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The Gold Coast-Hamburg Historic District, situated on and below the bluffs overlooking the Mississippi River, has the highest concentration of architecturally significant historic houses in Davenport. Self-guided walking and driving brochures are available on the website.
The District encompasses 25 square blocks just north of downtown Davenport, bounded by Ripley and Vine Streets, between 5th and 9th-1/2 Streets. A mixture of elegant houses and simple homes, the area was home to some of the earliest settlers in Davenport. Many of these early immigrants came to the area with little. They settled in Davenport, realizing the possibilities that were at hand with the ever-expanding Western frontier. Some made their fortunes here. Prominent residents included politicians, lumber barons, doctors, bankers, newspaper publishers, and manufacturers and merchants of all kinds.
These immigrant ancestors of ours were instrumental in transforming Davenport from a 19th-century village in the 1850's, into the 21st-century city we know today.
The Gold Coast Houses The houses that remain in the Gold Coast-Hamburg Historic District are outstanding examples of architectural design and workmanship. In this brochure, you will find Gold Coast structures both monumental in scale and quite small; richly decorated and of the humblest materials; commercial and residential. These sites may be significant because of their architecture, the historic events that occurred there, as well as because of the prominence of the people who originally chose to build their homes and live in Davenport. National Historic Register Designation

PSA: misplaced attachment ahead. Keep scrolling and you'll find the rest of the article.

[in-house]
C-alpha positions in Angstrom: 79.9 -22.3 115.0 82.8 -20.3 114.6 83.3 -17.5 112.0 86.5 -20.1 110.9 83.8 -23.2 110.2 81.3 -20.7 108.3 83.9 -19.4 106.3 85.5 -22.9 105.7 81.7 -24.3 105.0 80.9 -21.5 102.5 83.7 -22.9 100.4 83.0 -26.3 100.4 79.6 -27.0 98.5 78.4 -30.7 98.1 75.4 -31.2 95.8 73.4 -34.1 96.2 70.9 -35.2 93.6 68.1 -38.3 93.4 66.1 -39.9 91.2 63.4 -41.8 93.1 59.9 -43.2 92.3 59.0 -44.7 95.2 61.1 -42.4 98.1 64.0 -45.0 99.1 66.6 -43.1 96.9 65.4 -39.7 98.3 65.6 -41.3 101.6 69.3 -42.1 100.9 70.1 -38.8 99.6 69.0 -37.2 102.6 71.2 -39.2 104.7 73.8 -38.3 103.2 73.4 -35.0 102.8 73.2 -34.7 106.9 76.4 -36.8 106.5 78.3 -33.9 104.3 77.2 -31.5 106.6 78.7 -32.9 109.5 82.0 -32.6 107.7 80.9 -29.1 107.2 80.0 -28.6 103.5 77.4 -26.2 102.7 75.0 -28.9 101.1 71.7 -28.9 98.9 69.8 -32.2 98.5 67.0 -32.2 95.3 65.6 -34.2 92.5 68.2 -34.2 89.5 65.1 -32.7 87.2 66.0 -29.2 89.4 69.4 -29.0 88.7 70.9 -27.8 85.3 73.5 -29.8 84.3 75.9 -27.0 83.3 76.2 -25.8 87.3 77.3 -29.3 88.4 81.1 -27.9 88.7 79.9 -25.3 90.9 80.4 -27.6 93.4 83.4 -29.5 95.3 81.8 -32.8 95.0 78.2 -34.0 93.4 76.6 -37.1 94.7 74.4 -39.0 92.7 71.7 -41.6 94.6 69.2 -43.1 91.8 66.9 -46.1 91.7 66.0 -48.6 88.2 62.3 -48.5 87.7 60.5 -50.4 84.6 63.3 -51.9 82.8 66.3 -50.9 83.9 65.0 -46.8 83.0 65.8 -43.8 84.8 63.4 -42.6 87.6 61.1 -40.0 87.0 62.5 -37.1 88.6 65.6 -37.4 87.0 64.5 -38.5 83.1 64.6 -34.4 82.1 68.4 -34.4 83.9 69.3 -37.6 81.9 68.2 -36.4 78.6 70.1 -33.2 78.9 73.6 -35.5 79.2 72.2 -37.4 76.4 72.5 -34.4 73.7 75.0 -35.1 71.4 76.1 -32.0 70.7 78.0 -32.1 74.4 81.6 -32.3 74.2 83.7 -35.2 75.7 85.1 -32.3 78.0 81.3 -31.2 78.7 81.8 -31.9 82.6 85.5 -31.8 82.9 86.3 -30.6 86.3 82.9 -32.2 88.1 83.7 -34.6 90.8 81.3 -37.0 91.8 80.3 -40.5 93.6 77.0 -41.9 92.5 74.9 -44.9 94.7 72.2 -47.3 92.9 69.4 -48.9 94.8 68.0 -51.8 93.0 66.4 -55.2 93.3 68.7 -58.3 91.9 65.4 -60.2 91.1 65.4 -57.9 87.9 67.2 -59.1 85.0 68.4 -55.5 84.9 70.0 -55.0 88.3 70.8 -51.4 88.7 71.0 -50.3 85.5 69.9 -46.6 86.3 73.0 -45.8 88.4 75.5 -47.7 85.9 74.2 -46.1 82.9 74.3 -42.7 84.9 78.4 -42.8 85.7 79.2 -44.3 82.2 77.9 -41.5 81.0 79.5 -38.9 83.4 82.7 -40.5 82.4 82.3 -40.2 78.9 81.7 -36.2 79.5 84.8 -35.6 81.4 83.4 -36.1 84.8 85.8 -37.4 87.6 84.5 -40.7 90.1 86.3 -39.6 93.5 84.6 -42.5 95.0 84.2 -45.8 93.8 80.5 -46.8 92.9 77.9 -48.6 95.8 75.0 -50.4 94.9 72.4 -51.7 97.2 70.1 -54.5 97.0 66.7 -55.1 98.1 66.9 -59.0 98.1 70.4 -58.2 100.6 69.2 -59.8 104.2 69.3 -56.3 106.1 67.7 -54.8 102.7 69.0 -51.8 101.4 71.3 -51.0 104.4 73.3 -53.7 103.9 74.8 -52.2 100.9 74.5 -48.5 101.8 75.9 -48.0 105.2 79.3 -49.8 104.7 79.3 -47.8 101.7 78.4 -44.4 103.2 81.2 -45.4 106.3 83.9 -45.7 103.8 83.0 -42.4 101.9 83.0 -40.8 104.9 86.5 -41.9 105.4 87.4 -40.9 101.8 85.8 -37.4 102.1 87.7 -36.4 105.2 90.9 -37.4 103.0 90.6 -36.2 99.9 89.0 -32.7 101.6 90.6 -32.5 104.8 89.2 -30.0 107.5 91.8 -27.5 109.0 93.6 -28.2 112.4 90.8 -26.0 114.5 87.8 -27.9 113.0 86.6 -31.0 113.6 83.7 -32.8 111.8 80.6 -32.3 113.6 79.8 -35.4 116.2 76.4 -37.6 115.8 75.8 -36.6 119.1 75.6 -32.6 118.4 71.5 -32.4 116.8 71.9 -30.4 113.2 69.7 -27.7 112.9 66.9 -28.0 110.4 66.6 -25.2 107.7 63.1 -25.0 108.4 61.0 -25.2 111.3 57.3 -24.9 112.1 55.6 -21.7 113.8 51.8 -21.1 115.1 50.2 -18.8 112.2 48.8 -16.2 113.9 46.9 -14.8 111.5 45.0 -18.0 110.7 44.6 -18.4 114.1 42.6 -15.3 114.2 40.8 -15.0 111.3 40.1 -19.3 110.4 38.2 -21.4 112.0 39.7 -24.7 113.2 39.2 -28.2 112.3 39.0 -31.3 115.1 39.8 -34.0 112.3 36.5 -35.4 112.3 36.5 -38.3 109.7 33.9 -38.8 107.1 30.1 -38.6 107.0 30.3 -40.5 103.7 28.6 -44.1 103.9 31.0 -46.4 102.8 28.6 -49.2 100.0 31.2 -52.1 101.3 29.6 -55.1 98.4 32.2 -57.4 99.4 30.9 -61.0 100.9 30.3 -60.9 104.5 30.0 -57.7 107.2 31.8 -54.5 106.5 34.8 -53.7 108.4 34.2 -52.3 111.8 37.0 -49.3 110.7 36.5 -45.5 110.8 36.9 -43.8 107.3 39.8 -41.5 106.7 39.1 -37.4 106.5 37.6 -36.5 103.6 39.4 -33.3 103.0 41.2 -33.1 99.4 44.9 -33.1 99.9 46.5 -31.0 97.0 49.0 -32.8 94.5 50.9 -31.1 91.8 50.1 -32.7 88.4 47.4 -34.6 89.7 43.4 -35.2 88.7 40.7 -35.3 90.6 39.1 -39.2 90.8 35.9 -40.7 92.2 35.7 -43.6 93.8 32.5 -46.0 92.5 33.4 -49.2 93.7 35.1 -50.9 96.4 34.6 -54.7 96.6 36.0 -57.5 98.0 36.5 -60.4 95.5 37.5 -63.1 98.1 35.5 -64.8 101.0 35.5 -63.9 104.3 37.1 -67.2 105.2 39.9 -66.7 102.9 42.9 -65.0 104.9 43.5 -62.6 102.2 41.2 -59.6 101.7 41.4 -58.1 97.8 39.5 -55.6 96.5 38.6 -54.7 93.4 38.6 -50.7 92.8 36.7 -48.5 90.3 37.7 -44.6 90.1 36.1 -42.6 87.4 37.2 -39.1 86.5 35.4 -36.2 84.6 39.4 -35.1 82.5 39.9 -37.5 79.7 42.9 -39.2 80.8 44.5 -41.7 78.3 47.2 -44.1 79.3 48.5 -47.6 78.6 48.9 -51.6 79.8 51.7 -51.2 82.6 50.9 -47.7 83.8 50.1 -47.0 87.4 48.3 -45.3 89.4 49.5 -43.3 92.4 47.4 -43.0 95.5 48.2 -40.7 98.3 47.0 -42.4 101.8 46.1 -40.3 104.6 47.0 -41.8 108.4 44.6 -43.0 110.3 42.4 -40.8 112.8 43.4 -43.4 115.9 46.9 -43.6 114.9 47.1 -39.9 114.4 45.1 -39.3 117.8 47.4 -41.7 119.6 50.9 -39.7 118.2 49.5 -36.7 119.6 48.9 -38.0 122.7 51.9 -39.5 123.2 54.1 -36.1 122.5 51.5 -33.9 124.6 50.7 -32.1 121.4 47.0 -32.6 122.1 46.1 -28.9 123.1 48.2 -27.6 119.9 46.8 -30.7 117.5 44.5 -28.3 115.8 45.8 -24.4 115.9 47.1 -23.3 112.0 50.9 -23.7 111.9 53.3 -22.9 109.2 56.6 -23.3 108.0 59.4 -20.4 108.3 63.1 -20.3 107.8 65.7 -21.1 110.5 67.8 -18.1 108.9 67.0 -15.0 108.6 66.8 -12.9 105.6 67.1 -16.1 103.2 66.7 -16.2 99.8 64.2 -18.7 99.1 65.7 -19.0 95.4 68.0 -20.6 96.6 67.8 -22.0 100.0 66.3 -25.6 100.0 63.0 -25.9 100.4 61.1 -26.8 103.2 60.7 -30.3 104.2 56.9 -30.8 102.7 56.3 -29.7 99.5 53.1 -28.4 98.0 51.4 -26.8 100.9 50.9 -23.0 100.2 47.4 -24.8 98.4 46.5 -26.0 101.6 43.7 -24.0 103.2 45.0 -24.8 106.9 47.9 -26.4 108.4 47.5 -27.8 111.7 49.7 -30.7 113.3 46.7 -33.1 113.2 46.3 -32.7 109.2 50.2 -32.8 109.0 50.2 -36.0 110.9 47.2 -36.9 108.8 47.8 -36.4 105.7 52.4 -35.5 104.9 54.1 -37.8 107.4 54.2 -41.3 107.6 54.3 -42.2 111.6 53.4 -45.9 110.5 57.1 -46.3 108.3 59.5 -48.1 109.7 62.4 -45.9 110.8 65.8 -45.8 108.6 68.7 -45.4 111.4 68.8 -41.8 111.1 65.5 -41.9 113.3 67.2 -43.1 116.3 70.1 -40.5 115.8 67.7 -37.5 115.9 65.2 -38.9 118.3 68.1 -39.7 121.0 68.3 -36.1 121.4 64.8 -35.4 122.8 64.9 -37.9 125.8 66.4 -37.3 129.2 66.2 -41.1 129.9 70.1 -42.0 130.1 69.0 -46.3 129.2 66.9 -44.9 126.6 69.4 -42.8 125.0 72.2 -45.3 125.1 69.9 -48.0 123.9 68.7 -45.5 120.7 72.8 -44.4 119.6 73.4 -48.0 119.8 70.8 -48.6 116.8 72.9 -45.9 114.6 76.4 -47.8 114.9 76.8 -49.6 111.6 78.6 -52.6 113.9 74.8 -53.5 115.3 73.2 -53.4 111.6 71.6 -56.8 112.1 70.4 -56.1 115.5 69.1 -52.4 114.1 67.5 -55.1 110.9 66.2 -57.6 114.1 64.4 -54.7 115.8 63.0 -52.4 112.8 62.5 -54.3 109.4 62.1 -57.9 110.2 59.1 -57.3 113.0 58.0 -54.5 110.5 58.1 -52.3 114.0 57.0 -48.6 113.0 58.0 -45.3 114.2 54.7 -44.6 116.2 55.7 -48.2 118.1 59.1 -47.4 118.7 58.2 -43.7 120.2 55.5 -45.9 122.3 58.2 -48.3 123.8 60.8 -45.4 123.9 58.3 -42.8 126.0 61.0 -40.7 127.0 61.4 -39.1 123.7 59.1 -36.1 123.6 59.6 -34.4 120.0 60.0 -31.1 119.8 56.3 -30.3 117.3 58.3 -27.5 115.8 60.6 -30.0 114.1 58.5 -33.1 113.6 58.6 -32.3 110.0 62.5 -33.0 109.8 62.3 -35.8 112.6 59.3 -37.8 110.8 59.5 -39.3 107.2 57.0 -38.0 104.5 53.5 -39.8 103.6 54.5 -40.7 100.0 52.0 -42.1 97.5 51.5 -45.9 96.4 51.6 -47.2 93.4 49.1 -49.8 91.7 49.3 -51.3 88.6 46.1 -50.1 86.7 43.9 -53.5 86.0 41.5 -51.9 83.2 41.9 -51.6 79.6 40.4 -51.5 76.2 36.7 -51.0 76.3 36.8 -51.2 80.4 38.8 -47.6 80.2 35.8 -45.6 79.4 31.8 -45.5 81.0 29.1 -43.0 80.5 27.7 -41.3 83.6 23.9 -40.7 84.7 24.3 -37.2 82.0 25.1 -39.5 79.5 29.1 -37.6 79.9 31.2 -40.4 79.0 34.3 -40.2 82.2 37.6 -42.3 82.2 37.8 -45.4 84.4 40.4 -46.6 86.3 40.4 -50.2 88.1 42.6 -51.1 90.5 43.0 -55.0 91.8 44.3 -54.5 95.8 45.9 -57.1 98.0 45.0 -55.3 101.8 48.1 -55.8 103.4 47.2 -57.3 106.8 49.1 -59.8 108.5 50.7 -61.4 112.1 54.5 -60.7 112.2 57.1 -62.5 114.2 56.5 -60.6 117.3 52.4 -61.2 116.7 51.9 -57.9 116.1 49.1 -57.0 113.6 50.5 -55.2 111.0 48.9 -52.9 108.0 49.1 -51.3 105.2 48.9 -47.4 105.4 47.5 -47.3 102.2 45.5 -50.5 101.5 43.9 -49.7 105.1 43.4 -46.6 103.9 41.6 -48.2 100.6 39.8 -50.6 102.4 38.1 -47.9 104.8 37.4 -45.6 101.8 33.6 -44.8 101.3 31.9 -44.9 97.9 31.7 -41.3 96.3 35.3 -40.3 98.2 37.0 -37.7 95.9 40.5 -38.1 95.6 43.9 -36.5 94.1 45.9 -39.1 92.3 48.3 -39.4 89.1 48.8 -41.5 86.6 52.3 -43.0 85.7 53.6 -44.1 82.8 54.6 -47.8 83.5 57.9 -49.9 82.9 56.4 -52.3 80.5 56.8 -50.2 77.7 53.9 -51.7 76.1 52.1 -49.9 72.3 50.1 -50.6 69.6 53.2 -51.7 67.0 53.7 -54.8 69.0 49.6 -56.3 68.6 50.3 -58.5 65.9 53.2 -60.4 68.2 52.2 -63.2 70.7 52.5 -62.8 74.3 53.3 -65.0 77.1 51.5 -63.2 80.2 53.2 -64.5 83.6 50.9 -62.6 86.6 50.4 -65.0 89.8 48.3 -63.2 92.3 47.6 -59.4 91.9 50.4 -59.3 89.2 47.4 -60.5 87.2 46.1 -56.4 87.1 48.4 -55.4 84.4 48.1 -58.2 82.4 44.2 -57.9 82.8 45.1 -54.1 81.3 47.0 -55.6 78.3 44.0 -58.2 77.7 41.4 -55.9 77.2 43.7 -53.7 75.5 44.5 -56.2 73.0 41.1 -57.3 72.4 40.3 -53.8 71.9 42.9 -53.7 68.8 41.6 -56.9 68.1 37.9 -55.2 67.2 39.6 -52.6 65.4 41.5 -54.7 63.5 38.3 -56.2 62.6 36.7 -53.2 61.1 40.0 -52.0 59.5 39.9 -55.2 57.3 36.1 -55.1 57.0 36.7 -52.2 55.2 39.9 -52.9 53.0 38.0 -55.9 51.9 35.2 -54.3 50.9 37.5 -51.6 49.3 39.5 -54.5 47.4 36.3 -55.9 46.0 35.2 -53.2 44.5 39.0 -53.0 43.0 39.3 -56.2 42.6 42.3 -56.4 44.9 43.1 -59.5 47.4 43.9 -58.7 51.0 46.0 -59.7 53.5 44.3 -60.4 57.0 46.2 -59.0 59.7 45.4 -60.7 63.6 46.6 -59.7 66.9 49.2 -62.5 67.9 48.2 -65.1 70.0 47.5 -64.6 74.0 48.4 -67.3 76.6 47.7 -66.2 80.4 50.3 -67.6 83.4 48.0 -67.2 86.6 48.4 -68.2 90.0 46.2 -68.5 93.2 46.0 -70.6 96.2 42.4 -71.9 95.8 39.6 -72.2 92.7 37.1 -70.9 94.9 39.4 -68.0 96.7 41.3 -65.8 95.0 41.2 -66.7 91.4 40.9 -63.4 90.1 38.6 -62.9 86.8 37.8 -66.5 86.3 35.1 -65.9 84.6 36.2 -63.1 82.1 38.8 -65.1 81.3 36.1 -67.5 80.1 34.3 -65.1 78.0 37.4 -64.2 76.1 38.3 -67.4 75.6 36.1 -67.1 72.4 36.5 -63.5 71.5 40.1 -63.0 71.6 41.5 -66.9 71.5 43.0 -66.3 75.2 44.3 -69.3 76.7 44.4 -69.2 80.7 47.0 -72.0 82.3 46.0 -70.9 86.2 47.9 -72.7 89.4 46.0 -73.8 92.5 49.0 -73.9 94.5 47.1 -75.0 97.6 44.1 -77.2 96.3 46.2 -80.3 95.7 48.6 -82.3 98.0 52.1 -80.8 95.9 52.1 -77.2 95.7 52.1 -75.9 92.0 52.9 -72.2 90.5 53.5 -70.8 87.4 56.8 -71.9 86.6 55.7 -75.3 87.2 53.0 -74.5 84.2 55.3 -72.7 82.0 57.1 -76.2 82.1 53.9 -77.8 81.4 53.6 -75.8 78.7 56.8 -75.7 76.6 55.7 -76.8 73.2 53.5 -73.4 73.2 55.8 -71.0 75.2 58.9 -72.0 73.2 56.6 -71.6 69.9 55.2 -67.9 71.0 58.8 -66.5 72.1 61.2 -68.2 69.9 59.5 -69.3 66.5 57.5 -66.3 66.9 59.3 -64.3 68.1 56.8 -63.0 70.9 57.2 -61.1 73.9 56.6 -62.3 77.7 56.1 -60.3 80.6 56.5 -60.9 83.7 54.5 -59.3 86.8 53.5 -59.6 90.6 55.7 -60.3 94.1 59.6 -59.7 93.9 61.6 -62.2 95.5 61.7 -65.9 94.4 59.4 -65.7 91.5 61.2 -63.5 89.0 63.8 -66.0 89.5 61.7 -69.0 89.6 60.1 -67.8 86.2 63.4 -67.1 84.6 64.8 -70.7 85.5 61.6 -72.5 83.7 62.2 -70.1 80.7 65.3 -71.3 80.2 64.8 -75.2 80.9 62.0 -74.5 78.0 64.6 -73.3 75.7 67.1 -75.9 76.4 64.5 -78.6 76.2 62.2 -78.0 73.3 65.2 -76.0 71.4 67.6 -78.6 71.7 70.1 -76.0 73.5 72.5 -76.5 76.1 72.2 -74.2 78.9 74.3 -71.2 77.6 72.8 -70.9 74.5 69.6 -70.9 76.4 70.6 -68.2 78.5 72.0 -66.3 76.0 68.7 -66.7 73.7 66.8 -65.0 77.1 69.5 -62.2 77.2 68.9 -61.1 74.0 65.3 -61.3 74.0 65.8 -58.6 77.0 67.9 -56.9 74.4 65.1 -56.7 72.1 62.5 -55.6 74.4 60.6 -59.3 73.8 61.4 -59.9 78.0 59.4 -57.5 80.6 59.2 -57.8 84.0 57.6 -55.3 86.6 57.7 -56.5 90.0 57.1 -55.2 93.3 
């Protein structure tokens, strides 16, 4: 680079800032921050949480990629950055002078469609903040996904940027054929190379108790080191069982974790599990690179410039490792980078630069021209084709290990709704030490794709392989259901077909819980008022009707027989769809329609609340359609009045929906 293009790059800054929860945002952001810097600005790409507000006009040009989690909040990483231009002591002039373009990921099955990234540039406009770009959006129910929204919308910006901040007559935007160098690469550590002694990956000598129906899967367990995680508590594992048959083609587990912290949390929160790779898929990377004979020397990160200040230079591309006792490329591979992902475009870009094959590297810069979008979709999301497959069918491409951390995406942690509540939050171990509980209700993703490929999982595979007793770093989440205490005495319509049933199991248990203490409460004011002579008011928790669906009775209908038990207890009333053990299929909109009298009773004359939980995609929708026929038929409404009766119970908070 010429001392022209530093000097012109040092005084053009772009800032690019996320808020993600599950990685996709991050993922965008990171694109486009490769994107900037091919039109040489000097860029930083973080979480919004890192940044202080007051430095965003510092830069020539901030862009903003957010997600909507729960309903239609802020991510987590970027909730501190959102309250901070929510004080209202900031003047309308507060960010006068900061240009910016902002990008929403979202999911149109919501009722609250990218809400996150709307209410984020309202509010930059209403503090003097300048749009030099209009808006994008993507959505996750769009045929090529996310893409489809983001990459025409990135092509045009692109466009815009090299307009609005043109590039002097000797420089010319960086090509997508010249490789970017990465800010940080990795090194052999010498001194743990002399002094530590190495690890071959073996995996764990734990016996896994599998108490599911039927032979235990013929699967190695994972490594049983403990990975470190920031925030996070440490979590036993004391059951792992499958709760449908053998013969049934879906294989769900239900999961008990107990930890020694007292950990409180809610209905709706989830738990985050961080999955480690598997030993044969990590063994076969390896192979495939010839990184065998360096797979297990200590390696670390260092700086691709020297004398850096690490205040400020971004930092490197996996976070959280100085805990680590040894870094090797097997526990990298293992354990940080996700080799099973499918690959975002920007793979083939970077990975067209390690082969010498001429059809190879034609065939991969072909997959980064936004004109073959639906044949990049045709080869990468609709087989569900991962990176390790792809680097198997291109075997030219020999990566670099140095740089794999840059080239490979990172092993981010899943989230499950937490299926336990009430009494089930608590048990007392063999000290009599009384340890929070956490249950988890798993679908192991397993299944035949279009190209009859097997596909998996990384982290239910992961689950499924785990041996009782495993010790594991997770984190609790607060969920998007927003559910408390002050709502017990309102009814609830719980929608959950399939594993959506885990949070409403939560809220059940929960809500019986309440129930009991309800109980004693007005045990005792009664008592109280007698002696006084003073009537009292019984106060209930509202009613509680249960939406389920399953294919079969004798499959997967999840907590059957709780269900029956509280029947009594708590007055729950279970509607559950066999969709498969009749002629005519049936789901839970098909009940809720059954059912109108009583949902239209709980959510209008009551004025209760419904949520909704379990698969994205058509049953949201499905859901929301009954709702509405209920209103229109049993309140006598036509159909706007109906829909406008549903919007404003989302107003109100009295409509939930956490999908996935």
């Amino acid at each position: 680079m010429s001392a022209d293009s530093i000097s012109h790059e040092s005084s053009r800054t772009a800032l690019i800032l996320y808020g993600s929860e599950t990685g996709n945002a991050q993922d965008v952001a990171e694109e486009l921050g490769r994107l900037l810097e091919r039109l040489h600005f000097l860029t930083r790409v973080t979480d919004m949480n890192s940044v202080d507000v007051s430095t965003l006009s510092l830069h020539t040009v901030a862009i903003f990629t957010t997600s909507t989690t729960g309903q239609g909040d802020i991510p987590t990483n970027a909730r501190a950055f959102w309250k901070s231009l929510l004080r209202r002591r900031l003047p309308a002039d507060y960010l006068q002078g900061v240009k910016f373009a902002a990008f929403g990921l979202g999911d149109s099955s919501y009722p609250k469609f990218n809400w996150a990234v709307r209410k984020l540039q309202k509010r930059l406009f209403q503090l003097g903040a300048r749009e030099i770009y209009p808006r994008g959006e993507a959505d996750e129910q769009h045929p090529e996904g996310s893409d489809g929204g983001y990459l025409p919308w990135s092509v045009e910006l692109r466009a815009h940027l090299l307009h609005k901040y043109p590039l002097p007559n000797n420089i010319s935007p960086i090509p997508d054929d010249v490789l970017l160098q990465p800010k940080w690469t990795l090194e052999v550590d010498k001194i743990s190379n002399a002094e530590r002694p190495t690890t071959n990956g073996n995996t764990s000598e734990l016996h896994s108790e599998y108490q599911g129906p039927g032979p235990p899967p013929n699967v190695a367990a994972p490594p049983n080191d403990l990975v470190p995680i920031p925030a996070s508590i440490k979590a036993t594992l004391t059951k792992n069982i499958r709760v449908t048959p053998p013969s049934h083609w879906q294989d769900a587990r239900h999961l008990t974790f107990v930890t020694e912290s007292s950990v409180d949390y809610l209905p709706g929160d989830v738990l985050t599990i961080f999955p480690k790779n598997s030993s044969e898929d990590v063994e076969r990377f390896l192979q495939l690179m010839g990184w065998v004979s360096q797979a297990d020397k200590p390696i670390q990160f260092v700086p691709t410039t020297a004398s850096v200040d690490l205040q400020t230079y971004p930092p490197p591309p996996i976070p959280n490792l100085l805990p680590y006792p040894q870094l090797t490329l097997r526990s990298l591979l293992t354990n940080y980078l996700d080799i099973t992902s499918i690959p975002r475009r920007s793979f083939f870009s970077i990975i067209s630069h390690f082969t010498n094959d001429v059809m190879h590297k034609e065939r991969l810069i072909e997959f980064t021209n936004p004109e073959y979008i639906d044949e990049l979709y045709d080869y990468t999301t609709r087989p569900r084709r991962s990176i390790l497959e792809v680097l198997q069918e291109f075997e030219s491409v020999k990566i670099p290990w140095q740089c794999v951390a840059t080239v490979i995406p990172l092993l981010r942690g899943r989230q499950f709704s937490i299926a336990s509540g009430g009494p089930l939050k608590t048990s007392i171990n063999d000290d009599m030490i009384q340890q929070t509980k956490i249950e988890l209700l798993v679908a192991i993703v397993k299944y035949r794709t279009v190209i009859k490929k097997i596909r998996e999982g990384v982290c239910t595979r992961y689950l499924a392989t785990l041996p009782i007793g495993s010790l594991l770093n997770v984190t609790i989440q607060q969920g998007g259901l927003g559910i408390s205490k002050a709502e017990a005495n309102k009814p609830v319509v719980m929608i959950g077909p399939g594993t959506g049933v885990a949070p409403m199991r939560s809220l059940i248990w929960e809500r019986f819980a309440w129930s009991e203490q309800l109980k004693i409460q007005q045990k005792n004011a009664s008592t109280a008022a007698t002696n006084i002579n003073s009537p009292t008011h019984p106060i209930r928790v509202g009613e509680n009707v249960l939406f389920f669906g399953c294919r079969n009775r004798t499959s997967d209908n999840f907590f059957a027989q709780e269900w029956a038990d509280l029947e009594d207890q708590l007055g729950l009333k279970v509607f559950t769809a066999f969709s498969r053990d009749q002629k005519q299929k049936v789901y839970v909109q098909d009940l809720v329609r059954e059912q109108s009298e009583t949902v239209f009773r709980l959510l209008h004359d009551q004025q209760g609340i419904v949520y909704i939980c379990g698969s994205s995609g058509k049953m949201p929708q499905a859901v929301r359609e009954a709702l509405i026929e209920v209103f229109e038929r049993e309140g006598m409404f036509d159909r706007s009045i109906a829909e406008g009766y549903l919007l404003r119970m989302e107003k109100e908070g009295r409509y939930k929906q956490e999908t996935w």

The Hamburg National Register Historic District was added to the National Register of Historic Places in 1983. Portions of this district were designated a Davenport Local Landmark Historic District several years later. The recognition of the importance of this historic neighborhood helped our community understand the potential that existed in the deteriorating houses and mansions that dominated the area at the time. Some thirty years later, many historic and architecturally important houses have been or are being restored. While much progress has been made, it is an ongoing effort, and there is still much left to be done.